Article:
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In 1Corinthians 7, Paul corrects the idea that married people should be celibate in order to be holy. In this section, he addresses believers married to unbelievers, and tells them it is best to honor their marriage vows.
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In 1Corinthians 7, Paul begins addressing issues which the Corinthians raised in a letter they wrote to him which we don’t have. The phrase “now concerning” signals that Paul is answering a new question. We see it in 7:1, 7:25, 8:1, 12:1,16:1 and 16:12.
See: How many letters did Paul write to the Corinthians?
1Corinthians 7:12-24 is still part of Paul’s response to a question the Corinthians asked in 7:1 about the place of sexuality within marriage. The whole chapter is Paul’s response to the premise raised in 7:1 that you must be celibate to be holy and please God.
7:12But to the rest I say, not the Lord, that if any brother has a wife who is an unbeliever, and she consents to live with him, he must not divorce her. 13And a woman who has an unbelieving husband, and he consents to live with her, she must not send her husband away. 14For the unbelieving husband is sanctified through his wife, and the unbelieving wife is sanctified through her believing husband; for otherwise your children are unclean, but now they are holy. 15Yet if the unbelieving one leaves, let him leave; the brother or the sister is not under bondage in such cases, but God has called us to peace. 16For how do you know, O wife, whether you will save your husband? Or how do you know, O husband, whether you will save your wife? – 1Corinthians 7:12-16 NASB
- 7:12 “to the rest” – Paul is addressing the last group of married believers. He discussed married folks where one wants to abstain, widows & widowers and those considering divorce. Now he addresses believers married to nonbelievers.
- Paul’s culture presumed single folks were not engaged in sexual relationships. He’s addressing the rest, that is the last type of married person.
- 7:12 “I say not the Lord” – Paul is clarifying that he is no longer referring to a direct teaching from Jesus. But his voice still carries the authority of an apostle.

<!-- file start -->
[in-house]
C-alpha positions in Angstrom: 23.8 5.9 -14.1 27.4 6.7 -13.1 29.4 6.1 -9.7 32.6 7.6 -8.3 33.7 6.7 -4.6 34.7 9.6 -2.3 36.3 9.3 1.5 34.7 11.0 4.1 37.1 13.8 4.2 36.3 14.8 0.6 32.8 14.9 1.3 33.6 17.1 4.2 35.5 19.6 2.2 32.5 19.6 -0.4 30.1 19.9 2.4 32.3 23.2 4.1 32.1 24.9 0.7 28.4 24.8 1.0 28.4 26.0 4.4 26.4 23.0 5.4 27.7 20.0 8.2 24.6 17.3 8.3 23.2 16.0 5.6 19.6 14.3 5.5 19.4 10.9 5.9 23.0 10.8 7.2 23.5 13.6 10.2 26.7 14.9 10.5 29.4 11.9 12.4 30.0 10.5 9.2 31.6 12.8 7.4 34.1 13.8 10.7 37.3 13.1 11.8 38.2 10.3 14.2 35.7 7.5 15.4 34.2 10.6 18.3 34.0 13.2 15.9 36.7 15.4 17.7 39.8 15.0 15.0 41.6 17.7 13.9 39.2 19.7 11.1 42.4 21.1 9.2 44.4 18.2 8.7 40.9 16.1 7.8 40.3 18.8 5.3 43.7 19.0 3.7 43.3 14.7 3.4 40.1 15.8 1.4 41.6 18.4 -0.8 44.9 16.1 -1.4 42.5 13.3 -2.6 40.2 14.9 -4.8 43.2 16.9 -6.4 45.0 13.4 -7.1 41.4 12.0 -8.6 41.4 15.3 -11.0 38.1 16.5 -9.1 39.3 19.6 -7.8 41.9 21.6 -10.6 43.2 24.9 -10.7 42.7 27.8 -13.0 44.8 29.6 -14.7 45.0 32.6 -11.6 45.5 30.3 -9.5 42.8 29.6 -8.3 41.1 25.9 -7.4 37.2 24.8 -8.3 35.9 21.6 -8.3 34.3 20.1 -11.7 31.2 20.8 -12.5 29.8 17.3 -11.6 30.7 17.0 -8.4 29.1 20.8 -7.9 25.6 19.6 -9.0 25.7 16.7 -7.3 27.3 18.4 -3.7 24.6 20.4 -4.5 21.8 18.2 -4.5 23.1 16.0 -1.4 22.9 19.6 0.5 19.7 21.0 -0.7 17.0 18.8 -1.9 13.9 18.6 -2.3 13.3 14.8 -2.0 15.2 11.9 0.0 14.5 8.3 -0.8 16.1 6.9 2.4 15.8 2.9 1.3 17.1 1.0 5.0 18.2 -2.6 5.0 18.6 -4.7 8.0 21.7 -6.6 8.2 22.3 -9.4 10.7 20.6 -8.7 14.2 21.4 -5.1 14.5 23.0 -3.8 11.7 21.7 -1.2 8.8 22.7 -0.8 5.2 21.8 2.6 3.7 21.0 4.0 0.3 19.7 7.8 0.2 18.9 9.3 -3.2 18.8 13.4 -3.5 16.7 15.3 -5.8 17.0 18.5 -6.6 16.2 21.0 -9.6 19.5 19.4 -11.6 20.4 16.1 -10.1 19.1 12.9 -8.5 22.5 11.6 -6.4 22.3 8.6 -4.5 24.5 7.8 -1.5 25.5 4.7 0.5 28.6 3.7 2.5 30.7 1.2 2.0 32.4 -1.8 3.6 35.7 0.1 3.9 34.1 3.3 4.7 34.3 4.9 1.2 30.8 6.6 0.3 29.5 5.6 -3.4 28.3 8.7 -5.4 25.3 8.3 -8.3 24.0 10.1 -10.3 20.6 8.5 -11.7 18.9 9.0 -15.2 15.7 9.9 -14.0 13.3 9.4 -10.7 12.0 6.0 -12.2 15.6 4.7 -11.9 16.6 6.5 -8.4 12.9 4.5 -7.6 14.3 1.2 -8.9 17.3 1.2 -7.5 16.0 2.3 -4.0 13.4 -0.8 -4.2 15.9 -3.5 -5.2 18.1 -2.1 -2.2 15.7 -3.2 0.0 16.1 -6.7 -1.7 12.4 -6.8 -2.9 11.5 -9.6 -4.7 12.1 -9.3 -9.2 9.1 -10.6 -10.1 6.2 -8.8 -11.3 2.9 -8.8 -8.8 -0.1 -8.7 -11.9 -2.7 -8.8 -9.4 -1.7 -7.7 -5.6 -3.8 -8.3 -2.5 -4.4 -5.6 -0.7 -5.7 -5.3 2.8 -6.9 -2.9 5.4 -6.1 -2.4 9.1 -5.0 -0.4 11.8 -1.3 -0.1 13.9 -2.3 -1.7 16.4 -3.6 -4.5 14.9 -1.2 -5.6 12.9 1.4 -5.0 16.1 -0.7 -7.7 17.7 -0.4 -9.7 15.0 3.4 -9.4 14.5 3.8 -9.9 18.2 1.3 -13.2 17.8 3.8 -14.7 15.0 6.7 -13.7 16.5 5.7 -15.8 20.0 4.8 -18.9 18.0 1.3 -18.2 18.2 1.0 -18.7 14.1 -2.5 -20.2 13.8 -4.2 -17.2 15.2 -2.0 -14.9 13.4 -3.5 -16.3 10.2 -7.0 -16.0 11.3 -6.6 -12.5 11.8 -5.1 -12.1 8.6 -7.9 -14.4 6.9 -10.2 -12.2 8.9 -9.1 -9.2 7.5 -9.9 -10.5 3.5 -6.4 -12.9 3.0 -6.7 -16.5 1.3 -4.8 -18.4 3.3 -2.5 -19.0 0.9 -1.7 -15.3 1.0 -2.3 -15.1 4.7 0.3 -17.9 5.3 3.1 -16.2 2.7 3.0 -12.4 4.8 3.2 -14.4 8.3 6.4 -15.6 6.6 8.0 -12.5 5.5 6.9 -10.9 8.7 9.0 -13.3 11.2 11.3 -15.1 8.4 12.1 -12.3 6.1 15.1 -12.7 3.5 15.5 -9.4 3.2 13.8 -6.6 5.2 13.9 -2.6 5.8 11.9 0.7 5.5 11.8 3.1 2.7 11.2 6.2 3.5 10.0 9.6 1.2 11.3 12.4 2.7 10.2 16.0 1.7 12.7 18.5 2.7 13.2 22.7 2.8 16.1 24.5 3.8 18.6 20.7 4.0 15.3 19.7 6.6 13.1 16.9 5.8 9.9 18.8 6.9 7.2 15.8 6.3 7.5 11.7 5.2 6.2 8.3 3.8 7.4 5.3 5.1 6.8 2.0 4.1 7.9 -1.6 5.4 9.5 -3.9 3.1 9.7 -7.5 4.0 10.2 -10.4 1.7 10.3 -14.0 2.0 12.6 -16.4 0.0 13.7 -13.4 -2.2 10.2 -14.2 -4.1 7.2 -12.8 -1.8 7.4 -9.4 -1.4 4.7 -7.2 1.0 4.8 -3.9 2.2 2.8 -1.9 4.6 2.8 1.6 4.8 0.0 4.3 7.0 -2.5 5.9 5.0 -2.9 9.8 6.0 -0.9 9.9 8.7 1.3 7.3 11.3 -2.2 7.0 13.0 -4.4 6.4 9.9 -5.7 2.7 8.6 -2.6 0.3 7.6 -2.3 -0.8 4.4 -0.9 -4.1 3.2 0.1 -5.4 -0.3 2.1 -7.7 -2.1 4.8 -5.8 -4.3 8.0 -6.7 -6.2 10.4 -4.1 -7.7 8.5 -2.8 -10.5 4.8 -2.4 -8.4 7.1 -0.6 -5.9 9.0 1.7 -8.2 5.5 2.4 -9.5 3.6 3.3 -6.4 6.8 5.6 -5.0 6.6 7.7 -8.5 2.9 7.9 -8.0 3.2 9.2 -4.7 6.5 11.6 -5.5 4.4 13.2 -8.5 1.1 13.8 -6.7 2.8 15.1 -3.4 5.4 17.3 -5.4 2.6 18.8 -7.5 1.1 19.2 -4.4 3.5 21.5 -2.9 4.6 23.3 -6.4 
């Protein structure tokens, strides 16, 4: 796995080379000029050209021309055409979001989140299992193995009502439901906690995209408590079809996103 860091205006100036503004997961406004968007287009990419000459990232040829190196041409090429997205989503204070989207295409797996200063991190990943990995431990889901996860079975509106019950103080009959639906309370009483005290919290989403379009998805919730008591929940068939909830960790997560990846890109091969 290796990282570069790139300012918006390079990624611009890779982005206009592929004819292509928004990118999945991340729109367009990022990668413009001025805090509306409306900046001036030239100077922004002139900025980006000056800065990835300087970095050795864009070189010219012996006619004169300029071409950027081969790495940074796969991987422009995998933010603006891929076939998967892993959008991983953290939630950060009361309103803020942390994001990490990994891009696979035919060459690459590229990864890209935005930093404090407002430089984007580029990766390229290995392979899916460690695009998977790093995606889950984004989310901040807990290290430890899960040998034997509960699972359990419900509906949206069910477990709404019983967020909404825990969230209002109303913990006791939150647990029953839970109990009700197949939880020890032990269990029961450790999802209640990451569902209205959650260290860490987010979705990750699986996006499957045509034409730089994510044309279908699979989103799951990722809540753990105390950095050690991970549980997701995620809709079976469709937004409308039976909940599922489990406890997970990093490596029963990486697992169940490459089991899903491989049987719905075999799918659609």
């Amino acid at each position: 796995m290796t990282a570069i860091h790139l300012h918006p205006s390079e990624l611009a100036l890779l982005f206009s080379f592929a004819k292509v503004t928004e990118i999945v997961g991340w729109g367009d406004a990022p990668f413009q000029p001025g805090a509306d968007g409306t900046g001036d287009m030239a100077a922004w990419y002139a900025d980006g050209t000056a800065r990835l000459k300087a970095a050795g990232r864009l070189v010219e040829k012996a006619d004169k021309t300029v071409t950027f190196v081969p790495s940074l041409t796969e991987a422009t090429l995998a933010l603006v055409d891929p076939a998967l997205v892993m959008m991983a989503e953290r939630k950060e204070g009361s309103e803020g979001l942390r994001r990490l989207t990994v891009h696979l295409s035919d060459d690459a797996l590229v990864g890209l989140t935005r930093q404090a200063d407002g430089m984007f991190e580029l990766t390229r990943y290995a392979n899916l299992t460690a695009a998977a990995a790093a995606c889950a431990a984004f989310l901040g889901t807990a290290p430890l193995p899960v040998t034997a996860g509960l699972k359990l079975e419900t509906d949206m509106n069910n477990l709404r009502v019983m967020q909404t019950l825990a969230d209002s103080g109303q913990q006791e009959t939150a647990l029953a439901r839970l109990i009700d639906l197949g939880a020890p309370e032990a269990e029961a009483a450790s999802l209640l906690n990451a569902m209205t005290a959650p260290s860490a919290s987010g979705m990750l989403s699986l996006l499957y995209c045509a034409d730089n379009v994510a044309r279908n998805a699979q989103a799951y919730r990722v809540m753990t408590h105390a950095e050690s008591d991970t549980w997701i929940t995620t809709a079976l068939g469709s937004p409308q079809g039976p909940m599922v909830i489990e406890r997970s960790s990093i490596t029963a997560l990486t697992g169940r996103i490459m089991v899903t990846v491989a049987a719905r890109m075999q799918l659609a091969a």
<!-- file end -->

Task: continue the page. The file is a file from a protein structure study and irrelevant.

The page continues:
- The Corinthians think a physical relationship with their unbelieving spouse defiles them.Paul corrects that thinking. Their marriage vows “sanctify” the relationship, in the sense that they are enjoying their sexuality the way God intended it to be enjoyed.
- The issue is not being ritually pure or clean. The issue is keeping your marriage vows.
- Paul is NOT giving advice to singles considering marrying a non-believer. He is talking to a group that is already married.
- Paul’s advice is a believer should keep his/her marriage vows, but if the non-believer wants to leave, let him/her.
7:17Only, as the Lord has assigned to each one, as God has called each, in this manner let him walk. And so I direct in all the churches. 18Was any man called when he was already circumcised? He is not to become uncircumcised. Has anyone been called in uncircumcision? He is not to be circumcised. 19Circumcision is nothing, and uncircumcision is nothing, but what matters is the keeping of the commandments of God. 20Each man must remain in that condition in which he was called. 21Were you called while a slave? Do not worry about it; but if you are able also to become free, rather do that. 22For he who was called in the Lord while a slave, is the Lord’s freedman; likewise he who was called while free, is Christ’s slave. 23You were bought with a price; do not become slaves of men. 24Brethren, each one is to remain with God in that condition in which he was called. -1Corinthians 7:17-24
- The underlying issue behind this discussion is: “How does becoming a believer change my life?” The Corinthians believed celibacy was part of the answer.
- Paul clarifies his answer: Coming to faith changes your values, your worldview, your character, your goals, your desires and your morality but it does not necessarily require a change in circumstances.
- By “un/circumcision” Paul means whether or not you are Jewish.
- Paul’s advice is stay the way you are. If you’re Jewish, continue being a Jew. If you’re a Gentile, you do not need to become Jewish.
- If you’re a slave, you don’t have to break free to serve God, but if you have the chance to become free, take it.
- If you have an earthly master, there is a sense in which you are free in Christ. If you are free on earth, there is a sense in which you are a slave to Christ.
- Your new calling is to serve God in whatever circumstances you find yourself in. Your job is not necessarily to change your circumstances. Your job is to live faithfully in the midst of them.
For more detail and explanation, please listen to the podcast.
Next: 20 1Corinthians 7:25-40 To the betrothed
Previous: 18 1Corinthians 7:7-11 To the widowed
Series: 1 Corinthians: Pride & Prejudice in the church
Study: 1Corinthians Resources
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